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Poster F7

Seeing Speech in a New Light: Augmenting Speech Performance using Lip Movement with Imperceptible Light

Poster Session F - Tuesday, April 16, 2024, 8:00 – 10:00 am EDT, Sheraton Hall ABC

Hyojin Park1 (; 1University of Birmingham

In challenging listening conditions, speech comprehension can be improved through the utilization of visual cues, particularly those related to lip movement. However, can speech comprehension be further enhanced by adopting a proactive approach, such as employing non-invasive rhythmic stimulations over the sensory areas and inducing their intermodulation effects? This study aimed to investigate the causal and modulatory effect of audiovisual speech integration in challenging listening conditions by employing the rapid (yet imperceptible) frequency tagging (RIFT) technique with low-frequency amplitude modulation, measured through magnetoencephalography (MEG). The current study employed a naturalistic audiovisual speech paradigm in conjunction with a dichotic listening task, where participants directed their attention towards one of two speakers while ignoring the other. The lip movements of the speaker were tagged at 55 Hz while the auditory speech was tagged at 40 Hz. Additionally, to examine the impact of rhythmic modulation on speech comprehension performance, the visual tagging frequency was modulated by the low-frequency amplitude derived from either the attended or unattended speech while brain activities were captured using MEG. The results revealed significant effects of both auditory and visual tagging in their respective sensory cortices across all experimental conditions. Moreover, higher-order brain regions exhibited representations of intermodulation frequencies in the right temporo-parietal junction and superior/middle temporal gyrus, specifically in the condition where the visual tagging was amplitude-modulated by the attended speech. These findings highlight the potential of non-invasive sensory stimulation through RIFT as a promising tool for enhancing speech intelligibility, particularly in environments where multiple speakers are present.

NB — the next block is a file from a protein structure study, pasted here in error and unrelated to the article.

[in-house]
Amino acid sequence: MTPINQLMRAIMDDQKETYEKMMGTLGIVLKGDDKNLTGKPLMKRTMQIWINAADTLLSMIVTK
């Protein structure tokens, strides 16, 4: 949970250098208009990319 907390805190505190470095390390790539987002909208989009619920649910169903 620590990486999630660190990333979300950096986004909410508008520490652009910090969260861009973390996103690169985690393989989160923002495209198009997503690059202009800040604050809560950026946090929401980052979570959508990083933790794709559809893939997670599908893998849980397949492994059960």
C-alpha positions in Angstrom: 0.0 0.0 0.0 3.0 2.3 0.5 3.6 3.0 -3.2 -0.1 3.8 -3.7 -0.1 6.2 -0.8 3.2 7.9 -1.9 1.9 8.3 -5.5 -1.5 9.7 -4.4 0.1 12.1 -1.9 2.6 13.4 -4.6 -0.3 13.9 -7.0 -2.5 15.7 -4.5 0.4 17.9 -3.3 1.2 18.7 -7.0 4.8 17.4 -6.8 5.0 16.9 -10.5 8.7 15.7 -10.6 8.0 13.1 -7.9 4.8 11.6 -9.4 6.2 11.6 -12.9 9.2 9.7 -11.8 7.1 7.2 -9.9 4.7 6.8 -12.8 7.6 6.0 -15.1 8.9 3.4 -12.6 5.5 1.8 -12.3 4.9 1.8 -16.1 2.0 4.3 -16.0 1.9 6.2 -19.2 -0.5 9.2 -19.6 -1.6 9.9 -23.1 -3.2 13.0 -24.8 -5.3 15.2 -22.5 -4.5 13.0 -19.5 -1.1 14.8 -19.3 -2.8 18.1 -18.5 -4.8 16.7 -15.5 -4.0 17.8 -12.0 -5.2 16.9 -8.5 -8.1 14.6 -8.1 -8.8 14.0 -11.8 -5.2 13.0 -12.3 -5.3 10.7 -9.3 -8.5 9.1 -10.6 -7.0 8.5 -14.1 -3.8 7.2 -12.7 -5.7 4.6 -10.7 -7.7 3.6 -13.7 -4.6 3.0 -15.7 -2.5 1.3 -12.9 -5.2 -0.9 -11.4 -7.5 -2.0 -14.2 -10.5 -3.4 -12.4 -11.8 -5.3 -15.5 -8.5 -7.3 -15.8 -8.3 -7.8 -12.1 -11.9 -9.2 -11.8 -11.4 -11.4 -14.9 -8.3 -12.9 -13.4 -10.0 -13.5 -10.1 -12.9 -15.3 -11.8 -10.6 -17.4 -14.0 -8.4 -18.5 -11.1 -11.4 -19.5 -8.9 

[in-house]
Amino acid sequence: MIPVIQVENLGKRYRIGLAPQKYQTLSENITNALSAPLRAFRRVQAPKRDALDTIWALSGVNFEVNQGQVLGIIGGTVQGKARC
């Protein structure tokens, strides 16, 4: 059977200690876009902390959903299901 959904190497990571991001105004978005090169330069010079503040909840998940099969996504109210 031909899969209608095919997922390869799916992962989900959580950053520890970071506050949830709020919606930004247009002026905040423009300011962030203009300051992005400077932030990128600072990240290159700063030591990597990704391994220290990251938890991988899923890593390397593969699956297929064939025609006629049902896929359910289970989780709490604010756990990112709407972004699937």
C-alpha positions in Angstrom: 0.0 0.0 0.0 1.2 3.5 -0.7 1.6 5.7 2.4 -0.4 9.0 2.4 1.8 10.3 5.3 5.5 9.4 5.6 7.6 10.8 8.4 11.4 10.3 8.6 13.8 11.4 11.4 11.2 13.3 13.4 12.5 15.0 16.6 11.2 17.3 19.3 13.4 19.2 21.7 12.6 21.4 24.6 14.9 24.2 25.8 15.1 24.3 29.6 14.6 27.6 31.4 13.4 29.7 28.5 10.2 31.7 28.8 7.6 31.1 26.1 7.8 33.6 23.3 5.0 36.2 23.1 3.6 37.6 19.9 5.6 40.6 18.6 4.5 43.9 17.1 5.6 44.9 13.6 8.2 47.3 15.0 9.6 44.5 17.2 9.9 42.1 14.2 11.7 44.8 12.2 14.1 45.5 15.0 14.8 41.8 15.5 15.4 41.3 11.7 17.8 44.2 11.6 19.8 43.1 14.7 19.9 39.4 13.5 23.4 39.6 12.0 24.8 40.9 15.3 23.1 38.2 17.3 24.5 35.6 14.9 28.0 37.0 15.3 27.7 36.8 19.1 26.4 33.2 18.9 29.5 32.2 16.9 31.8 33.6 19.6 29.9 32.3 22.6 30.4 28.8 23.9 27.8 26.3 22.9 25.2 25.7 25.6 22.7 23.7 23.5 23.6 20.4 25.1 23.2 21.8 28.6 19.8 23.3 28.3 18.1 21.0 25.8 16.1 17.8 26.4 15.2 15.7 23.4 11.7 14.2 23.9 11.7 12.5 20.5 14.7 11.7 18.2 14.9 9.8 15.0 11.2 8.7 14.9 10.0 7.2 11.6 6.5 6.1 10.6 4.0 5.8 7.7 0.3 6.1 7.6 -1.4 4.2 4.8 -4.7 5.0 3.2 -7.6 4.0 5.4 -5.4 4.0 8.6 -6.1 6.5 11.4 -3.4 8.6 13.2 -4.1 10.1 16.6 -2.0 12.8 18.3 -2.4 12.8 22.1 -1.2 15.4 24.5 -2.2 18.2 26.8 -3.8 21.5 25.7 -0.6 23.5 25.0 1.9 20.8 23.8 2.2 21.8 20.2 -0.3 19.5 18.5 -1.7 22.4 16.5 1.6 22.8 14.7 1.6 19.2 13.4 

Topic Area: ATTENTION: Multisensory


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April 13–16  |  2024